The ultimate goal of any business is to deliver its product and service to the customer on time and in the right quantity. Supply chain management plays a significant role in achieving this goal. The supply chain of any business is a complex and dynamic network of integrated processes, people, and technology to fulfill customer demand. There are different players within the supply chain of any products: suppliers, wholesalers, manufacturers, 3PL service providers, etc. Successful supply chain management contains the efficient management of each part in which the right strategic, tactical, and operational decisions are taken and implemented at the right time.
A general understanding of both terms is required to understand the evolution of Sales and Operations Planning (S&OP) to Integrated Business Planning (IBP). In our article Why Do Sales And Operations Planning Projects Fail? we already had a look into the definition of S&OP and the most likely obstacles for a successful implementation. In the following, a short re-cap is given about the definition of S&OP, and in addition, a brief look into the origins and the development of S&OP throughout the decades.
For complex supply chain networks in a VUCA world, expertise in supply chain planning is key to meet demand most efficiently and reliably possible. It is essential for a competitive advantage. Suppose you do not have this expertise in-house. In that case, supply chain planning as a service can be a good alternative by utilizing the expertise of specialized data scientists to increase the quality of your forecasts.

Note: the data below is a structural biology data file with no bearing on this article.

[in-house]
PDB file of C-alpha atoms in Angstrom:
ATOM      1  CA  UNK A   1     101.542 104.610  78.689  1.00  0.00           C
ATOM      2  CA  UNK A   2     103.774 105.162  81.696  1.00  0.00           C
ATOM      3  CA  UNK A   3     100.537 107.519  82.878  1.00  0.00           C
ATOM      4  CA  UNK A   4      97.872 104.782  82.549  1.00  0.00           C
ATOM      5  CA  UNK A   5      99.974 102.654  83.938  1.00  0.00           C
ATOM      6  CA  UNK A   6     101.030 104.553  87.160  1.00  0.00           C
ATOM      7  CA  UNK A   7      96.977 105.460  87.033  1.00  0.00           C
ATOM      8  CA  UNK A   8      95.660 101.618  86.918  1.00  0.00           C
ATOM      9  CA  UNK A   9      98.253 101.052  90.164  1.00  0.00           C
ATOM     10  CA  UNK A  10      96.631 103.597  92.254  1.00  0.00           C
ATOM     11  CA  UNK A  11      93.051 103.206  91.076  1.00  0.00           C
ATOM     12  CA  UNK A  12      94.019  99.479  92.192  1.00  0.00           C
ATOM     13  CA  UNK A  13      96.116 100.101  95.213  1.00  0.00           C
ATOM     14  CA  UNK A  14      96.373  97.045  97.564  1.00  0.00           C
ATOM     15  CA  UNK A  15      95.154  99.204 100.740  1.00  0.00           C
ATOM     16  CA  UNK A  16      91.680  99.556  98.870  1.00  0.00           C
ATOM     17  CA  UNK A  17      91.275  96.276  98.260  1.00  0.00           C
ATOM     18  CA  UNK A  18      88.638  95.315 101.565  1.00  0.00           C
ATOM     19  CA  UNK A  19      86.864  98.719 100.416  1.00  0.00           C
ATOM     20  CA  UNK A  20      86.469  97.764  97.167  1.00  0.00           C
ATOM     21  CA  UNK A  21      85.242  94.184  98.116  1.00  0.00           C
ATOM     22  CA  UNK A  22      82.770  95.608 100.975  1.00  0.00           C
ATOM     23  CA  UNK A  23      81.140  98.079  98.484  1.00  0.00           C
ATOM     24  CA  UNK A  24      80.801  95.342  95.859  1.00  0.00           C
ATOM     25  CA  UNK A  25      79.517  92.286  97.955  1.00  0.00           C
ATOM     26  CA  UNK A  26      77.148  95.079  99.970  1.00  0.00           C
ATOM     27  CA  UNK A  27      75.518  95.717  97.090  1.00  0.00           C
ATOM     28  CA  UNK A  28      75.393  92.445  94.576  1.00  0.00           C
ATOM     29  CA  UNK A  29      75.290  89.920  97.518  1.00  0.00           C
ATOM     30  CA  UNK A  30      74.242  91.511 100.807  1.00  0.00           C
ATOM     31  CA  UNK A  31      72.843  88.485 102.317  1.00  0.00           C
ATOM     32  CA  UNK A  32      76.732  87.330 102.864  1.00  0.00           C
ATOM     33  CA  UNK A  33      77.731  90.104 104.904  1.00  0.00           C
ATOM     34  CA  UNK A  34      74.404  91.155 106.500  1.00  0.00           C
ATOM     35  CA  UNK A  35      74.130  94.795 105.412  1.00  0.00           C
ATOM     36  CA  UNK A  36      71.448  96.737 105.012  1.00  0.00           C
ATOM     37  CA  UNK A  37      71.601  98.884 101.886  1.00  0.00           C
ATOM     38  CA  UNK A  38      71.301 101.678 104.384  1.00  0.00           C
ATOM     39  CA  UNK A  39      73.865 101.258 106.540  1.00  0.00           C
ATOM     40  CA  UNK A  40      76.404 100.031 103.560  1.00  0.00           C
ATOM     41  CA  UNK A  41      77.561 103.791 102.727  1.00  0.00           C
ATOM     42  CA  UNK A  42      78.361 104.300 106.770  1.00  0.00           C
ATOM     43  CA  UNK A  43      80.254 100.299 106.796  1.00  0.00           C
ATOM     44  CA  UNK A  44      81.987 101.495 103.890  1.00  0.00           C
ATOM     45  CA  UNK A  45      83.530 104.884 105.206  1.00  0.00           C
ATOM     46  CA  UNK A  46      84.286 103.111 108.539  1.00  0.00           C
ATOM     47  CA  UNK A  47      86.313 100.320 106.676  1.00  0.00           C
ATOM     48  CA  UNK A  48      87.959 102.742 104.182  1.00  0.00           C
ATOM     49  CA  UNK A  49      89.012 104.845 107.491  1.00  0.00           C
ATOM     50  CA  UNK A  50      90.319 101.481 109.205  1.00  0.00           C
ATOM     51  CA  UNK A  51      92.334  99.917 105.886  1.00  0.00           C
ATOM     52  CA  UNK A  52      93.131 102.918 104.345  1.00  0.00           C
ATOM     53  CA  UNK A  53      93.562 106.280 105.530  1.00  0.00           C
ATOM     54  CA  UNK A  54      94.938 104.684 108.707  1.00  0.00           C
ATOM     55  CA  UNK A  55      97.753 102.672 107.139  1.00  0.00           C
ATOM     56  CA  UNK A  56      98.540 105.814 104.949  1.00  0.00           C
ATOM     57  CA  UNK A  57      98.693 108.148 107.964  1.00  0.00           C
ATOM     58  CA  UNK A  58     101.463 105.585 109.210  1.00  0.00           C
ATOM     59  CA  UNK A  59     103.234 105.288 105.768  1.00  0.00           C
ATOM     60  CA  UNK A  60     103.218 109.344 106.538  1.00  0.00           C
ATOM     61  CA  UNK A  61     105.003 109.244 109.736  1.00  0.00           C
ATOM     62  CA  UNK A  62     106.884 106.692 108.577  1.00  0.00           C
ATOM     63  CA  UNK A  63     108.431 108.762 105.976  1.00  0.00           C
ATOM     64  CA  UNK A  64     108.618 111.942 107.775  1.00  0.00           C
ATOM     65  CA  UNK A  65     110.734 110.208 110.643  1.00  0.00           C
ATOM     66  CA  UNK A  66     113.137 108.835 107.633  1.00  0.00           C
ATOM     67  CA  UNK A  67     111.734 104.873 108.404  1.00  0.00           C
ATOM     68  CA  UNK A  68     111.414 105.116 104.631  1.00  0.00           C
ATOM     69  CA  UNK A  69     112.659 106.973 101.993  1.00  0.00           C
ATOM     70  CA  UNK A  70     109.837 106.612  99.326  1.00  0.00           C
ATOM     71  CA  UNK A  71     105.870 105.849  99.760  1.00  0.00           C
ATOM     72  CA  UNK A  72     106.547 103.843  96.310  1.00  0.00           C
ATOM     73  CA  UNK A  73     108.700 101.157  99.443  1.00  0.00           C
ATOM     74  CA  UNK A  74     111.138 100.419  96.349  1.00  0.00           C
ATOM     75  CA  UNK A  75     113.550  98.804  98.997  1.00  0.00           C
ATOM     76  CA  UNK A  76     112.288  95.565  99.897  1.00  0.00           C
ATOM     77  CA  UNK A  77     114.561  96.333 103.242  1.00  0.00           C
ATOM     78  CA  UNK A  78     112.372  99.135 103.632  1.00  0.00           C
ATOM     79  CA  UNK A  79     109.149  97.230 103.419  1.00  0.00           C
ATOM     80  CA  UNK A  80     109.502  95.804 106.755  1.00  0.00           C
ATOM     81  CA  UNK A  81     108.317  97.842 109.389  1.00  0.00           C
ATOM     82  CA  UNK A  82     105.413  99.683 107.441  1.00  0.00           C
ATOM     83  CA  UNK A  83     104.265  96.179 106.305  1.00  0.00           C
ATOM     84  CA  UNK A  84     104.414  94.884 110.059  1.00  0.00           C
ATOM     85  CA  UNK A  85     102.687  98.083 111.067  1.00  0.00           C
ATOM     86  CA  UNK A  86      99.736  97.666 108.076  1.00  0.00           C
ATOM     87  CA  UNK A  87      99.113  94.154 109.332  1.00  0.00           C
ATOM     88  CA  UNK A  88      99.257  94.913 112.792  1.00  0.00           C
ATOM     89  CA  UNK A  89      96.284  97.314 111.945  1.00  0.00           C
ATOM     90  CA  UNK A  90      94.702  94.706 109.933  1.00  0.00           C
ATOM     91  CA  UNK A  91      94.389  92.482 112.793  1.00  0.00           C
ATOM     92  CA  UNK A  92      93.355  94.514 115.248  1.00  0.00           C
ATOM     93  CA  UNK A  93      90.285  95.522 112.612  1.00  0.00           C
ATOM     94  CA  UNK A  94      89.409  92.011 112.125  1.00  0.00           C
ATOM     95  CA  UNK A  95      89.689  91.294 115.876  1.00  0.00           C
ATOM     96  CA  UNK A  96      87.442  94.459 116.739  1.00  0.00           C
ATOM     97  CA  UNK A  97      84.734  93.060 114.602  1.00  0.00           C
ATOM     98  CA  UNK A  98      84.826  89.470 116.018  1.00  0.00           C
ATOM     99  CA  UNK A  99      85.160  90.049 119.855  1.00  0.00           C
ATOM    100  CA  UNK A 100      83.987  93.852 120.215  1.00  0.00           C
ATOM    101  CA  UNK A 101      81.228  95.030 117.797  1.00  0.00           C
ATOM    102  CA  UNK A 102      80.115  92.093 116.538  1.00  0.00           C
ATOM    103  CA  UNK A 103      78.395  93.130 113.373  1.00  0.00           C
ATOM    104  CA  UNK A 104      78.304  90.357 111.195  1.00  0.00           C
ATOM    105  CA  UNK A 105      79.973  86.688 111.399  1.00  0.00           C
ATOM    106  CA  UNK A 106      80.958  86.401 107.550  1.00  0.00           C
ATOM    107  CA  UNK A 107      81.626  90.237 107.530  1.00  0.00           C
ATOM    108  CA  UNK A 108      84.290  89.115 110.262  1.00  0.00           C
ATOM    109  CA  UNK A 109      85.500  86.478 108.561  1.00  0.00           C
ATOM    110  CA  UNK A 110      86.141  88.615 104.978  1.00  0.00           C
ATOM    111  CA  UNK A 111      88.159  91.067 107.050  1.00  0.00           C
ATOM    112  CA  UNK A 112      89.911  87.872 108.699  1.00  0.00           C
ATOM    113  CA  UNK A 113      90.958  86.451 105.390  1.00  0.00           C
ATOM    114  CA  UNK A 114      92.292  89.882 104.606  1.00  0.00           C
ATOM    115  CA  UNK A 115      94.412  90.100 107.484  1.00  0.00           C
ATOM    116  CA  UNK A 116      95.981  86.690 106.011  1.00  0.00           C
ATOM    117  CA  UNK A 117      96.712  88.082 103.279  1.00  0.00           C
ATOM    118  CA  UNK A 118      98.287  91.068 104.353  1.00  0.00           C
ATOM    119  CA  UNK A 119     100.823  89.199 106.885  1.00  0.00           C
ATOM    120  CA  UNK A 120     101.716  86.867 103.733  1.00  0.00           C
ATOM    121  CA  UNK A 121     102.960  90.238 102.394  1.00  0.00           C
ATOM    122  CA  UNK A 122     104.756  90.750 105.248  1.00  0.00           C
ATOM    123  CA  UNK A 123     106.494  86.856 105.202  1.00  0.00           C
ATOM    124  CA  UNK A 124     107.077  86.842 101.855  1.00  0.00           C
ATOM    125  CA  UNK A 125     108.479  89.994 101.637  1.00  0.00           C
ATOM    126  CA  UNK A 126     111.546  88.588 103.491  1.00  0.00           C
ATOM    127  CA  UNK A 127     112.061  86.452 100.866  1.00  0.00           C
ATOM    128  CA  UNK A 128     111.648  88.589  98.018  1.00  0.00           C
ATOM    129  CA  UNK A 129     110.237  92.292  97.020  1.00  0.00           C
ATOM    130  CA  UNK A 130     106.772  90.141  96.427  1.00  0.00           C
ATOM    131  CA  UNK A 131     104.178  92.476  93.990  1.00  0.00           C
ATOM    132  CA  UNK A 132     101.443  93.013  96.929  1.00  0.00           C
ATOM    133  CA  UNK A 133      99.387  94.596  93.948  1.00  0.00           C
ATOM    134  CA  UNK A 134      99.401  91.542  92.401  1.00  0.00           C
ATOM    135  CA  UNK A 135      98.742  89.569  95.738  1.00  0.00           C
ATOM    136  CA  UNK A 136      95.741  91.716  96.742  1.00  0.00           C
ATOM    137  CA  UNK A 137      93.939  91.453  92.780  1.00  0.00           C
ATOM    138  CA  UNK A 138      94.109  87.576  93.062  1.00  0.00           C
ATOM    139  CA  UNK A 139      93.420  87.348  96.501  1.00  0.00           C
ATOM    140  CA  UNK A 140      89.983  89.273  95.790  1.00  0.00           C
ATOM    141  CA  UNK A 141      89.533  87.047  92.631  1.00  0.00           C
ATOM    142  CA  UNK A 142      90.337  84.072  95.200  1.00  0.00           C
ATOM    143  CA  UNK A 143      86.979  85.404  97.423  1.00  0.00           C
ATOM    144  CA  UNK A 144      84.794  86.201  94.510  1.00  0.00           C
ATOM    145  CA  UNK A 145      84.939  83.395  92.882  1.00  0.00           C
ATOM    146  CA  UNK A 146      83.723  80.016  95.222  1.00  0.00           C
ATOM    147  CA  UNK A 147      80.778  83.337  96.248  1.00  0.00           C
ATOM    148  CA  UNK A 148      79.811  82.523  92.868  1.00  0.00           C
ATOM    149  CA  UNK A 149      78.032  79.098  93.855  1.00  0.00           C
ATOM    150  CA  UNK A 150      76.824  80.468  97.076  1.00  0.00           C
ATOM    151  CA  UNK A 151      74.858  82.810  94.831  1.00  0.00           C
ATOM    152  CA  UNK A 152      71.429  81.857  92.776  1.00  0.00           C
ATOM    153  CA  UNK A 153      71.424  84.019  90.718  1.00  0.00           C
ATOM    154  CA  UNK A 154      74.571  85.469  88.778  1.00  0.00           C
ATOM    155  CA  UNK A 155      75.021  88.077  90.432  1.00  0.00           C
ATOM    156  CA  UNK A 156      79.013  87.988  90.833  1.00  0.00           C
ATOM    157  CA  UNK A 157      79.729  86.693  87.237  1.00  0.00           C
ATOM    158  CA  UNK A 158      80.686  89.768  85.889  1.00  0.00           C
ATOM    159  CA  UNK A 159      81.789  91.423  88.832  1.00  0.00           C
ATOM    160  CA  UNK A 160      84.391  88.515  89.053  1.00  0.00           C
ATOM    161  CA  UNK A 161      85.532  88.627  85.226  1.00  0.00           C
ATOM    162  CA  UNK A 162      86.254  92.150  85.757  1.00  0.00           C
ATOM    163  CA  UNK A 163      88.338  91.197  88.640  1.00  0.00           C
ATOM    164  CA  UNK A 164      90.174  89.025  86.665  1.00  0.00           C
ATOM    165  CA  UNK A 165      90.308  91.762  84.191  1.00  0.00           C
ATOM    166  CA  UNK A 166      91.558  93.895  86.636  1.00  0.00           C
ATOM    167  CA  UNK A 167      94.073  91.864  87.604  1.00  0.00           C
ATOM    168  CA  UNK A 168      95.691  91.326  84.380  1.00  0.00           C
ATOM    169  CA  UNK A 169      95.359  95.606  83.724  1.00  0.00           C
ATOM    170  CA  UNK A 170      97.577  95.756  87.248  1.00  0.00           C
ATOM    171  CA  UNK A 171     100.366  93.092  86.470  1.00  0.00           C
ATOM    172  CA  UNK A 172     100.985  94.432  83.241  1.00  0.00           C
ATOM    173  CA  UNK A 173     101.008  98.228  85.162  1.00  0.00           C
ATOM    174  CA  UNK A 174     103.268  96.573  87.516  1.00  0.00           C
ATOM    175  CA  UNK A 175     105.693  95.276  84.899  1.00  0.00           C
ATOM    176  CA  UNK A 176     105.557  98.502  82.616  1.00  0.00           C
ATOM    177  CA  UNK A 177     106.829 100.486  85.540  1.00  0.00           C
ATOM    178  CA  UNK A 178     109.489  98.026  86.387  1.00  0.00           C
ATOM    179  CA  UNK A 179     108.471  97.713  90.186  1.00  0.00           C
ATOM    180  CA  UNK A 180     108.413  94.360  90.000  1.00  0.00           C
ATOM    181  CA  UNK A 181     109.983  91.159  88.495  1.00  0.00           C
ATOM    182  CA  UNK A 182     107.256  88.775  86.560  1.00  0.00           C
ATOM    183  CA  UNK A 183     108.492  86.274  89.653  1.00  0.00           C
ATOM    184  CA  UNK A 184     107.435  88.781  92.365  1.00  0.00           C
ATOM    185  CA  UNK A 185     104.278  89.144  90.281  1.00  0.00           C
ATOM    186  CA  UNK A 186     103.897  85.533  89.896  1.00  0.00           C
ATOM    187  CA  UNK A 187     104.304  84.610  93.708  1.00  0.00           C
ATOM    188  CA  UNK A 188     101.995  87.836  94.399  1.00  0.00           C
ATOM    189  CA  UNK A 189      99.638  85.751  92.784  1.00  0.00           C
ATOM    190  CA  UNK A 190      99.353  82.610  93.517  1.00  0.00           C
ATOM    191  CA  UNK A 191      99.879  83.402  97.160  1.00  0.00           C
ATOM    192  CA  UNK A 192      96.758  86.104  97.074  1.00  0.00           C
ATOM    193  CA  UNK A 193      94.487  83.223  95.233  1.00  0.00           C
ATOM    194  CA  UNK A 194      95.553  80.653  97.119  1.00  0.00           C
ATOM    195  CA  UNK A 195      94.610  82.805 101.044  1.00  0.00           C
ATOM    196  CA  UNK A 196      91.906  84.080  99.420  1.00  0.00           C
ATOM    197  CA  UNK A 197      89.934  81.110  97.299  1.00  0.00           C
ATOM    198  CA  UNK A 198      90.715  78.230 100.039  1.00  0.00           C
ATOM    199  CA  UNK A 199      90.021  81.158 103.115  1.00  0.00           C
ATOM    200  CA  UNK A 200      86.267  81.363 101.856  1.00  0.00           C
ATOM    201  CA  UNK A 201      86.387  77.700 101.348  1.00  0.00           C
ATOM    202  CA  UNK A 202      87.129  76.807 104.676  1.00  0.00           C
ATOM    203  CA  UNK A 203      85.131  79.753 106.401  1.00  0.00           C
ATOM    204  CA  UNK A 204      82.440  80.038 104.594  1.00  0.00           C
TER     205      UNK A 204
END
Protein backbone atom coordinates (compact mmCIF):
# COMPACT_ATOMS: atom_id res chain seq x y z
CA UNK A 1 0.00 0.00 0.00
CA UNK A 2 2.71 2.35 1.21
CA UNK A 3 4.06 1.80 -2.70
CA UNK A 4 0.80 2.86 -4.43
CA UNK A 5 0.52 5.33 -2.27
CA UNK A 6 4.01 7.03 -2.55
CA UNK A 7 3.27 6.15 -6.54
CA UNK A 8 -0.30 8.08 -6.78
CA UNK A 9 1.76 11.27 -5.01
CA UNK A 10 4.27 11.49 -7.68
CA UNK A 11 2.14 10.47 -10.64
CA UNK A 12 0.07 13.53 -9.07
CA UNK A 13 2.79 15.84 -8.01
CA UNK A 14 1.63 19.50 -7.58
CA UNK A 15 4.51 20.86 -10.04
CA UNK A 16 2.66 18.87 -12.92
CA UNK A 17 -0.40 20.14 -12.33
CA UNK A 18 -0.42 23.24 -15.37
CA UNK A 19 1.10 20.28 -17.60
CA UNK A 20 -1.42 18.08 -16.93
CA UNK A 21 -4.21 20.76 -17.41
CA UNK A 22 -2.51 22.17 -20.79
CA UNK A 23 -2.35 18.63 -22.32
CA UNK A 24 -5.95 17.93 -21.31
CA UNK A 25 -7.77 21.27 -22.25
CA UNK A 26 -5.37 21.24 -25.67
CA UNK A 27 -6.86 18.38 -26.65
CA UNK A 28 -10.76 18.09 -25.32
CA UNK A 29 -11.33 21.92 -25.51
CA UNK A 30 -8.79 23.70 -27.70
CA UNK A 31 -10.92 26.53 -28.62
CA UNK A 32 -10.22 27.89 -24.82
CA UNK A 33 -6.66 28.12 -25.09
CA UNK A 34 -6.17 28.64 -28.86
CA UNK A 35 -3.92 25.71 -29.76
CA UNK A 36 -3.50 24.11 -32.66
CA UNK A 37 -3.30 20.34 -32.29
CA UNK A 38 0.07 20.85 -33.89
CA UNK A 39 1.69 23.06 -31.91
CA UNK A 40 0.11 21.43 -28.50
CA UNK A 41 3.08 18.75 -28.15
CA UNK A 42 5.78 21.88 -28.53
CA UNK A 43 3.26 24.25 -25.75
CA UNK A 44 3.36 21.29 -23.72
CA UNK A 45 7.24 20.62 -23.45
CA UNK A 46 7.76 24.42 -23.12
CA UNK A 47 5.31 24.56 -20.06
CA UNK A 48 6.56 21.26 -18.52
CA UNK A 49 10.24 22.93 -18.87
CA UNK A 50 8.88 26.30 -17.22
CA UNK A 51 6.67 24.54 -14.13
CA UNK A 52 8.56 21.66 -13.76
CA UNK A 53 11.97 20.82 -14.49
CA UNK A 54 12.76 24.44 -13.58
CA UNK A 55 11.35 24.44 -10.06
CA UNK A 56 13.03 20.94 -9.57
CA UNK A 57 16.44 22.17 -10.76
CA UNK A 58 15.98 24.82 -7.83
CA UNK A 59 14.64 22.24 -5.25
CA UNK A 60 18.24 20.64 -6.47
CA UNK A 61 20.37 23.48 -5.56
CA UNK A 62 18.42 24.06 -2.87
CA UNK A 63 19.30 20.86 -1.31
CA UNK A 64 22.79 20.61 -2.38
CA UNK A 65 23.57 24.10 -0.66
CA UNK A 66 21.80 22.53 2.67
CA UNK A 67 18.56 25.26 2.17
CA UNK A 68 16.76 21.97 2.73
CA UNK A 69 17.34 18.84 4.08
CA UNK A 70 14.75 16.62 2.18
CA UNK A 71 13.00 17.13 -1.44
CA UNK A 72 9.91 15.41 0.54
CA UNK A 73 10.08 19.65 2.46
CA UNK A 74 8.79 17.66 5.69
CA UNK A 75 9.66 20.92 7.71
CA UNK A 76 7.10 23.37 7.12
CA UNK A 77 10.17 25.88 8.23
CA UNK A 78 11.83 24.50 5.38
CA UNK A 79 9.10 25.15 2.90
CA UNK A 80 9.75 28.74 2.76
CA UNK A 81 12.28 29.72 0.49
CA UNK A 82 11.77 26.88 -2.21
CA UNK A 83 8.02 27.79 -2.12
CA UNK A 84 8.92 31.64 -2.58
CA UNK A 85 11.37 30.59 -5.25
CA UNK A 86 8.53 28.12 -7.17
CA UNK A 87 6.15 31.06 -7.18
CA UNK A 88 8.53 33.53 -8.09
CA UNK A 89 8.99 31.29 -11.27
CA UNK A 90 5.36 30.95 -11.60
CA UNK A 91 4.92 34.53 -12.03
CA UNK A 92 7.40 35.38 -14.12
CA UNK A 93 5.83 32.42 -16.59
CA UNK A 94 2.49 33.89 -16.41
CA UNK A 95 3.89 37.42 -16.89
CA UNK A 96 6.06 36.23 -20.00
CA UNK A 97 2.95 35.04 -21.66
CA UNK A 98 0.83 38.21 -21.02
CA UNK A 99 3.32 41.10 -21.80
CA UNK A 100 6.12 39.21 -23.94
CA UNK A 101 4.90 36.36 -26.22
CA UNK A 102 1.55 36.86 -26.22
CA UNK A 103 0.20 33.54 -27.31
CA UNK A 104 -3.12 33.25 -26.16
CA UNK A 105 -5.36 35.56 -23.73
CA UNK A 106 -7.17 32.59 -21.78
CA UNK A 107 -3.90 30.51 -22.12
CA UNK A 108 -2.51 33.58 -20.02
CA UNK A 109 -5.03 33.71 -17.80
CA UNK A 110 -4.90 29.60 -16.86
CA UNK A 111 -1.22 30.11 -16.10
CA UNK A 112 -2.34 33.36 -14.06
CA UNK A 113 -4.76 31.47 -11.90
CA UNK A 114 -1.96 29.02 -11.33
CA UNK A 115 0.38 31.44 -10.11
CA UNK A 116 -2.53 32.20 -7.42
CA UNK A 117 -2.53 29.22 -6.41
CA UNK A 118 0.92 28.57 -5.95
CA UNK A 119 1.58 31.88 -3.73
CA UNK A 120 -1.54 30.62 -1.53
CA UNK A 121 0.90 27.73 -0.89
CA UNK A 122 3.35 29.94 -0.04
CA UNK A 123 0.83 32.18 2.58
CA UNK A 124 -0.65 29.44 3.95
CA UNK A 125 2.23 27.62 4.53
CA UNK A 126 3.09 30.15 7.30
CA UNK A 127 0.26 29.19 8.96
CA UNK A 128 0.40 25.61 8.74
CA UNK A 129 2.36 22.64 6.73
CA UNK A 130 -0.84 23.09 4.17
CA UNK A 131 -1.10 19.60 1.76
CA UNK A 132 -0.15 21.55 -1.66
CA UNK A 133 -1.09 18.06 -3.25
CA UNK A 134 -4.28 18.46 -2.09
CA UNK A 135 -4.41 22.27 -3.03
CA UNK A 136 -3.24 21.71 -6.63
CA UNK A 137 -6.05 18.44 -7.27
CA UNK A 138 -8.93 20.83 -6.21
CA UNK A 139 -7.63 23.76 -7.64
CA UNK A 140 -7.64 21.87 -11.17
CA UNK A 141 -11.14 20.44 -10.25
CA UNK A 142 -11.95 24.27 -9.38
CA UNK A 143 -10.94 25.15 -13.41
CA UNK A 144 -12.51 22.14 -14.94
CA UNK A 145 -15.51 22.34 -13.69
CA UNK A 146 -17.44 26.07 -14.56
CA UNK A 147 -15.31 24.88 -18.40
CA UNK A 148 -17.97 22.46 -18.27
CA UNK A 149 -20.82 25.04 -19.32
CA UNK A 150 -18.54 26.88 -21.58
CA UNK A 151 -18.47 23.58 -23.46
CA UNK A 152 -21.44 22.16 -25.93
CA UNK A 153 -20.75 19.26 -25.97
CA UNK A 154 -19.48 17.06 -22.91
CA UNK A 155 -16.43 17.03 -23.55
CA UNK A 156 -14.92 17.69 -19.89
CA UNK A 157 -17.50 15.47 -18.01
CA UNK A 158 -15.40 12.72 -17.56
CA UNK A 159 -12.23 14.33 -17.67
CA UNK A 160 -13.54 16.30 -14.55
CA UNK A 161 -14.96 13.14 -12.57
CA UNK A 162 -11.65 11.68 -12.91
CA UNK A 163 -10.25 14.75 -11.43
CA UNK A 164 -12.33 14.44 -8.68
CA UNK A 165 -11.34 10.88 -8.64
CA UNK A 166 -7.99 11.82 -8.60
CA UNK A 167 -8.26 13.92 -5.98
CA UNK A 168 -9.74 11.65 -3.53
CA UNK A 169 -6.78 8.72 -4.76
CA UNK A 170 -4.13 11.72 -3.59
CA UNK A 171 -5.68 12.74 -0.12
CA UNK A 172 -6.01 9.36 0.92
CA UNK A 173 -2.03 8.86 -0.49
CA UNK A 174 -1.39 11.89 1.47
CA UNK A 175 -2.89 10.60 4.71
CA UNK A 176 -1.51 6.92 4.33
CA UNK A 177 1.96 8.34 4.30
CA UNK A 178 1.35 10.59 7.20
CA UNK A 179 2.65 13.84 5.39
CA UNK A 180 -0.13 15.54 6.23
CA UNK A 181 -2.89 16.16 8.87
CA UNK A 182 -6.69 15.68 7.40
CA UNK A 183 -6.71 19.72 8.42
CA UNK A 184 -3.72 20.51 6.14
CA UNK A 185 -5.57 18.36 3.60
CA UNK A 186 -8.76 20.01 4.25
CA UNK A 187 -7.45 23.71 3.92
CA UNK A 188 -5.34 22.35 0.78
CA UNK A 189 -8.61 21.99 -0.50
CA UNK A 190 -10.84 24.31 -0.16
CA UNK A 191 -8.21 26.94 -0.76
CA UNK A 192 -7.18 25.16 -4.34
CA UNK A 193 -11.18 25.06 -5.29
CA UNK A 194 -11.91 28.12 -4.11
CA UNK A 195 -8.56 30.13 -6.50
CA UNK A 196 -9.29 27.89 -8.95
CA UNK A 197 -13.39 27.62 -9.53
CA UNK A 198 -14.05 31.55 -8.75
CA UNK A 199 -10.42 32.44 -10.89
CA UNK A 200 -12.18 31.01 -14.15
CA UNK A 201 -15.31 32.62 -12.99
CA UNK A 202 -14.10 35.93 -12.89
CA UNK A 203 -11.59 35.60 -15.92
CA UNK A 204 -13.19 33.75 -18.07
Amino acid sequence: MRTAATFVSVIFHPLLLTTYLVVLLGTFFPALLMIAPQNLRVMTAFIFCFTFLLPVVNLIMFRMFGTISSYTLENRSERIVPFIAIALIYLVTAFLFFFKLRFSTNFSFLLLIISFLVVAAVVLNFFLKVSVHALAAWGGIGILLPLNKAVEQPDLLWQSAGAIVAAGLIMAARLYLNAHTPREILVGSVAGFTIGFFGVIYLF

While most supply chain executives agree that Sales and Operations Planning is vital for ensuring supply chain efficiency, many companies struggle to implement and conduct the process successfully. In the following, we will discuss the most common pitfalls of implementing S&OP, the steps needed to ensure proper execution, and the benefits a smooth S&OP process offers.
This article will analyze the complexity resulting from the coexistence of several different sales channels. It is precisely this complexity that continues to be the cause of supply chain performance issues. As a basis, you can check the previous articles from the 10-part series about the root causes of the supply chain performance gap that started with a summary and headed right to the root causes - product portfolio complexity, speed of innovation, and new types of competition.
Our world is changing and becoming increasingly more volatile, uncertain, complex, and ambiguous (VUCA). What does this mean for top-performing supply chains? To maintain a sustainable competitive advantage over competitors, they need to excel in three qualities:
Allocation planning plays a key role in these three processes. This detailed guide discusses allocation planning, why it’s important in supply-constrained supply chains, and how it can help supply chains achieve agility, adaptability, and alignment in a challenging post-COVID world.